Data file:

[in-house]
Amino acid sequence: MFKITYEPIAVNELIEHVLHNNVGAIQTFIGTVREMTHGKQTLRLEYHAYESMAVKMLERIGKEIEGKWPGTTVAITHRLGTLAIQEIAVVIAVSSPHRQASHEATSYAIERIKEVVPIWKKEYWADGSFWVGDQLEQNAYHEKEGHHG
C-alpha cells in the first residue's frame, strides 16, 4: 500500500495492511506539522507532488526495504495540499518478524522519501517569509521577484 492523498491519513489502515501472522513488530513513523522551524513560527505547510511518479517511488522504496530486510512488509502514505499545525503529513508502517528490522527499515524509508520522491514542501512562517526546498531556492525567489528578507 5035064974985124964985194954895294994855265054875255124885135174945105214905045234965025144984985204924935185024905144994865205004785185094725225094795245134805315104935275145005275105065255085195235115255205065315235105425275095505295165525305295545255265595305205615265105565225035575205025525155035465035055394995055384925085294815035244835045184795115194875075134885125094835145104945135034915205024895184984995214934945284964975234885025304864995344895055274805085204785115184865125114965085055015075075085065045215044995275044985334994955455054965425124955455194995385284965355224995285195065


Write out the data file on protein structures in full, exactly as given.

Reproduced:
[in-house]
Amino acid sequence: MFKITYEPIAVNELIEHVLHNNVGAIQTFIGTVREMTHGKQTLRLEYHAYESMAVKMLERIGKEIEGKWPGTTVAITHRLGTLAIQEIAVVIAVSSPHRQASHEATSYAIERIKEVVPIWKKEYWADGSFWVGDQLEQNAYHEKEGHHG
C-alpha cells in the first residue's frame, strides 16, 4: 500500500495492511506539522507532488526495504495540499518478524522519501517569509521577484 492523498491519513489502515501472522513488530513513523522551524513560527505547510511518479517511488522504496530486510512488509502514505499545525503529513508502517528490522527499515524509508520522491514542501512562517526546498531556492525567489528578507 5035064974985124964985194954895294994855265054875255124885135174945105214905045234965025144984985204924935185024905144994865205004785185094725225094795245134805315104935275145005275105065255085195235115255205065315235105425275095505295165525305295545255265595305205615265105565225035575205025525155035465035055394995055384925085294815035244835045184795115194875075134885125094835145104945135034915205024895184984995214934945284964975234885025304864995344895055274805085204785115184865125114965085055015075075085065045215044995275044985334994955455054965425124955455194995385284965355224995285195065